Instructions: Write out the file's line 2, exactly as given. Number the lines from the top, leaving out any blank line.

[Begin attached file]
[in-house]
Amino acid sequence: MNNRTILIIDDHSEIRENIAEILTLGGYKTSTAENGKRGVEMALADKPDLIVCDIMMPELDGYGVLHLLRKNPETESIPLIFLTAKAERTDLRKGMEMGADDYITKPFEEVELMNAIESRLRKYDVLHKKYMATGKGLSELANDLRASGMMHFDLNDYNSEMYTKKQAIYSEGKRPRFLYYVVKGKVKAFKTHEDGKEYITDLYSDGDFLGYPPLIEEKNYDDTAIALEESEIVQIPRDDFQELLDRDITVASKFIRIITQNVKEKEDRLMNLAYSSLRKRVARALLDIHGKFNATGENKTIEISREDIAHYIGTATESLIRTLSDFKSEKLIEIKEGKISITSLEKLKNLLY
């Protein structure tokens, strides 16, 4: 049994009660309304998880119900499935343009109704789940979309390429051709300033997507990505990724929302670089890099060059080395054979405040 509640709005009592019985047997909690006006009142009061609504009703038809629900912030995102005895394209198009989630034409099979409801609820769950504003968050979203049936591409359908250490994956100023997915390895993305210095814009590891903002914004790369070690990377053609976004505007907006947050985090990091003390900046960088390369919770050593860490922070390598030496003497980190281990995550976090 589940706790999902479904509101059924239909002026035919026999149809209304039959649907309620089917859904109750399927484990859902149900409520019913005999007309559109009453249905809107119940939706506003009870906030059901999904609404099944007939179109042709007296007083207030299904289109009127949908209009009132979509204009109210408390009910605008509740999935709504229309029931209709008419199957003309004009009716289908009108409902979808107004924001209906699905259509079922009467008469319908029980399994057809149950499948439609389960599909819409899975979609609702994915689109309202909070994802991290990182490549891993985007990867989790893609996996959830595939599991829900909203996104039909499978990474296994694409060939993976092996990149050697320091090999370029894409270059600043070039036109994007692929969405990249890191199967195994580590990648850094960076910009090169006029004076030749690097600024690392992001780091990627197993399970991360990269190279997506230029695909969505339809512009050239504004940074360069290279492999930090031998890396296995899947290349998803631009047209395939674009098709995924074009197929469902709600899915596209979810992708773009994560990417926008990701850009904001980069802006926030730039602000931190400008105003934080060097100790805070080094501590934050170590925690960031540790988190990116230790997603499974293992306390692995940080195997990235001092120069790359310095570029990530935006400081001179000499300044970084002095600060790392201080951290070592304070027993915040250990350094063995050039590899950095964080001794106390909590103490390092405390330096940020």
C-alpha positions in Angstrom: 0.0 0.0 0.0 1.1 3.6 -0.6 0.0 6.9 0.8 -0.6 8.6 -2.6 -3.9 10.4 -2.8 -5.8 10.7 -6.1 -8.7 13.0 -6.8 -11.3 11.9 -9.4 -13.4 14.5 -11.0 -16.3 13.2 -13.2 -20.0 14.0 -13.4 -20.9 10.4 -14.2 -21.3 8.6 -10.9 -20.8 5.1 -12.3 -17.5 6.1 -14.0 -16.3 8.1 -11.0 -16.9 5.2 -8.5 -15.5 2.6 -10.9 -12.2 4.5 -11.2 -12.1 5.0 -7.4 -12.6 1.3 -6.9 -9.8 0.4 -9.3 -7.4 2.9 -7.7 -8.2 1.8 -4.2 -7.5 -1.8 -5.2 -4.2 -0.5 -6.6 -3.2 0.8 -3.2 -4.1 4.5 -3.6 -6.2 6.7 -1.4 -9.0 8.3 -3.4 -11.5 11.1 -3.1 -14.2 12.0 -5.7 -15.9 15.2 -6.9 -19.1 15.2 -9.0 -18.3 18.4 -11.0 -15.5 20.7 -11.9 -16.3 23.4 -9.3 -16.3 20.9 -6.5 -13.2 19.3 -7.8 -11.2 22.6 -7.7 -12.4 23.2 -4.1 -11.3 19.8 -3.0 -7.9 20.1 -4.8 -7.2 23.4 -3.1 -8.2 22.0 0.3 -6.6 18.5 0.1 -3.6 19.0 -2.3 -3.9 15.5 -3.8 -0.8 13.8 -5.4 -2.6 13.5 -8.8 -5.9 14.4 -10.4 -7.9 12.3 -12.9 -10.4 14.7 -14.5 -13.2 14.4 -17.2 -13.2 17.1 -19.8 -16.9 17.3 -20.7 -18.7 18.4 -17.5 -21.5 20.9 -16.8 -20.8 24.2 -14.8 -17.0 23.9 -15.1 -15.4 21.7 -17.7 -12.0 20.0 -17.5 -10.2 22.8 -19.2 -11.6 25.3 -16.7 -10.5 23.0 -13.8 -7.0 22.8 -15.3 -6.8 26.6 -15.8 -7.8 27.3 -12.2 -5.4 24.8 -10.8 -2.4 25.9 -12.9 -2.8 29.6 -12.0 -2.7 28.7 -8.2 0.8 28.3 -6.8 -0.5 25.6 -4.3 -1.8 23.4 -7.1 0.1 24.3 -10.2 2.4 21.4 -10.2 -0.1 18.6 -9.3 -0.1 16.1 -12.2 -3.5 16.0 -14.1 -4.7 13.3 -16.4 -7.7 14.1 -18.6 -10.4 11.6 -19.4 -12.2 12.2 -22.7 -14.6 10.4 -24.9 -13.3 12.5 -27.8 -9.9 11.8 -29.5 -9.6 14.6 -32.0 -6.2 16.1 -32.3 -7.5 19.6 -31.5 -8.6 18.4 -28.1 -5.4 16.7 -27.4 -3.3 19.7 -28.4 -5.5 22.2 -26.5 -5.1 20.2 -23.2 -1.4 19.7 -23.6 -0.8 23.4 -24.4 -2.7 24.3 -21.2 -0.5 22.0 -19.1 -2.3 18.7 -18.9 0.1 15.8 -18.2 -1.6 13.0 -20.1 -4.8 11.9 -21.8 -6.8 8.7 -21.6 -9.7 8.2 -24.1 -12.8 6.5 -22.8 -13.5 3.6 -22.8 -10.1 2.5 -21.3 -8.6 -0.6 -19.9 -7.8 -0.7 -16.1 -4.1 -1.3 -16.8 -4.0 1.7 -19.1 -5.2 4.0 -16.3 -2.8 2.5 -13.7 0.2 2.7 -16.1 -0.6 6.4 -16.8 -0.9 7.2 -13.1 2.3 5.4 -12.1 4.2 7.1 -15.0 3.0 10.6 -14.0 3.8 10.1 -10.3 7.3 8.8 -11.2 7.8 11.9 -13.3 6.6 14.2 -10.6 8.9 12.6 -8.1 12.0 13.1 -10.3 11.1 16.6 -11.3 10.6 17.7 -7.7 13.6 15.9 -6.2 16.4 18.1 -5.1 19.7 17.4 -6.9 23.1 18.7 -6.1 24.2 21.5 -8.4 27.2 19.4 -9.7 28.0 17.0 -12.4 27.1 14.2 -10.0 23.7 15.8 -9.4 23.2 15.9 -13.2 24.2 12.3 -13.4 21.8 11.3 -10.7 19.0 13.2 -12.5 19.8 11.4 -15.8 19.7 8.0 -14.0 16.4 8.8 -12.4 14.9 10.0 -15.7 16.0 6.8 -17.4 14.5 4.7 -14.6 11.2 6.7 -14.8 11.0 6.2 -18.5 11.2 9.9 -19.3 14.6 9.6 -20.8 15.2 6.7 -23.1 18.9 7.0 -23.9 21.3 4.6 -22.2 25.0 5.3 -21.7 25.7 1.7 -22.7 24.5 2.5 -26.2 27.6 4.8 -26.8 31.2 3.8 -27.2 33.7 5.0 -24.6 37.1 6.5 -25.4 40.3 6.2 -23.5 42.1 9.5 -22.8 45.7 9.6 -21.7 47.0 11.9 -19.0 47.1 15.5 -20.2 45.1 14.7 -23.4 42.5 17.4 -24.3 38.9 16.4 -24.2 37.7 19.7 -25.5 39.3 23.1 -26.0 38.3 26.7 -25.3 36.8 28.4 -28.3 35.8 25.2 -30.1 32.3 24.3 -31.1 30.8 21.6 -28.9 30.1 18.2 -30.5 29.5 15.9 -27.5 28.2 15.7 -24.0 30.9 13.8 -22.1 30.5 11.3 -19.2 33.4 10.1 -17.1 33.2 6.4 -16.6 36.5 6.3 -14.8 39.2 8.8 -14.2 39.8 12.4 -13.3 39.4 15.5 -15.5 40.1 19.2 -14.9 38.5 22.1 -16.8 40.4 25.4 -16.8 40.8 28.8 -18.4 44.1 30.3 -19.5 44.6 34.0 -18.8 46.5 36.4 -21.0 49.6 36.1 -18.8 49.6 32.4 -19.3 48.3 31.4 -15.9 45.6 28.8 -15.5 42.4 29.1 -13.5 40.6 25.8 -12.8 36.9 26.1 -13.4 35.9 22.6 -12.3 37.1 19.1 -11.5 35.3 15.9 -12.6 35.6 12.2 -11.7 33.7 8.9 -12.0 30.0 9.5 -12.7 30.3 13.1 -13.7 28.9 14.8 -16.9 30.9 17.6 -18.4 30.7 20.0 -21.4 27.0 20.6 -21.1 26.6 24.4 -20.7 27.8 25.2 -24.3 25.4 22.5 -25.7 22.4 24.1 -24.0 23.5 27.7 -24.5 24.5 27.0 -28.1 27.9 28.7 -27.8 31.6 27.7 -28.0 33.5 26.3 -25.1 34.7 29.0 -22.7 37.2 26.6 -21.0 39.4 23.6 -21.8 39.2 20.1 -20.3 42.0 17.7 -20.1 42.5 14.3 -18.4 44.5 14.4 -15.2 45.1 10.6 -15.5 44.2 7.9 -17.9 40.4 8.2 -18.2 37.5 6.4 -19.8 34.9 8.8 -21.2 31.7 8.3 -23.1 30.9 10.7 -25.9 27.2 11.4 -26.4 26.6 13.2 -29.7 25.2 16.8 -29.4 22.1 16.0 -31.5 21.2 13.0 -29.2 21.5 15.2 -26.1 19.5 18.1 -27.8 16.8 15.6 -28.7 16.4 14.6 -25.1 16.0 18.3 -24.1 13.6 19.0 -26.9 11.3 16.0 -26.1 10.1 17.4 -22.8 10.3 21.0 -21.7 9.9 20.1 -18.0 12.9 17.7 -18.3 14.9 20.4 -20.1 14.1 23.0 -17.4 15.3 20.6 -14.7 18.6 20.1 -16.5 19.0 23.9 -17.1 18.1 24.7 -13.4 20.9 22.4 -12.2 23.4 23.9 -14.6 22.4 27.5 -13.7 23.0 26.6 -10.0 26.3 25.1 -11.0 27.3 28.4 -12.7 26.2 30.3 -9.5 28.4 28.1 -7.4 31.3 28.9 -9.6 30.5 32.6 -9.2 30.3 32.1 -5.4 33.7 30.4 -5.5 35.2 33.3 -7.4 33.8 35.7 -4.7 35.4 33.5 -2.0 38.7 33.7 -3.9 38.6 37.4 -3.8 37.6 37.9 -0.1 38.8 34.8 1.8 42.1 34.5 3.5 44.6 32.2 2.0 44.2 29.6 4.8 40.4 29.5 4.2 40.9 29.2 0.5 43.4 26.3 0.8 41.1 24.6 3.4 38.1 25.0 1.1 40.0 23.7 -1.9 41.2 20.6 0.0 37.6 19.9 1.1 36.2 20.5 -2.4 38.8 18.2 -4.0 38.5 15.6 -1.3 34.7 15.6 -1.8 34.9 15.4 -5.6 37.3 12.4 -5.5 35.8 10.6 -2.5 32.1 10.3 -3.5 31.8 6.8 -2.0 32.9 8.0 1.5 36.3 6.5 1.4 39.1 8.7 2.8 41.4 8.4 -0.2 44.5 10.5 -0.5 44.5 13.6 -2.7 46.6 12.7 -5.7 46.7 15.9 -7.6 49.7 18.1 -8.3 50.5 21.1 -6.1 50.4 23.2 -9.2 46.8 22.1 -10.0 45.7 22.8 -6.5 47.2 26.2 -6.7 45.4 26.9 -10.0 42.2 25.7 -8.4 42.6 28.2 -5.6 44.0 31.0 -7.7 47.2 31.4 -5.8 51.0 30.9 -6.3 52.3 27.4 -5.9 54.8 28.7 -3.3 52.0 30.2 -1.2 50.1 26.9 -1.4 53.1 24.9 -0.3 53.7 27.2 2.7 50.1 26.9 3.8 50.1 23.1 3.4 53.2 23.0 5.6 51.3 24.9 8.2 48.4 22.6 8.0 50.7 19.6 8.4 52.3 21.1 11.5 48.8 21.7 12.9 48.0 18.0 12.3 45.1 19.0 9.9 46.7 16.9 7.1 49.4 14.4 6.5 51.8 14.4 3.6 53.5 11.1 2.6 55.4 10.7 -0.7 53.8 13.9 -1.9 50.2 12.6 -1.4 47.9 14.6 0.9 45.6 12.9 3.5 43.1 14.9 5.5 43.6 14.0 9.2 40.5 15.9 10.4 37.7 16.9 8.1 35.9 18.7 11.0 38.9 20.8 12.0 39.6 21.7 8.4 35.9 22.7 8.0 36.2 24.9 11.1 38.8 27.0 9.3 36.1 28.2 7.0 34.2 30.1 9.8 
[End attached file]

Amino acid sequence: MNNRTILIIDDHSEIRENIAEILTLGGYKTSTAENGKRGVEMALADKPDLIVCDIMMPELDGYGVLHLLRKNPETESIPLIFLTAKAERTDLRKGMEMGADDYITKPFEEVELMNAIESRLRKYDVLHKKYMATGKGLSELANDLRASGMMHFDLNDYNSEMYTKKQAIYSEGKRPRFLYYVVKGKVKAFKTHEDGKEYITDLYSDGDFLGYPPLIEEKNYDDTAIALEESEIVQIPRDDFQELLDRDITVASKFIRIITQNVKEKEDRLMNLAYSSLRKRVARALLDIHGKFNATGENKTIEISREDIAHYIGTATESLIRTLSDFKSEKLIEIKEGKISITSLEKLKNLLY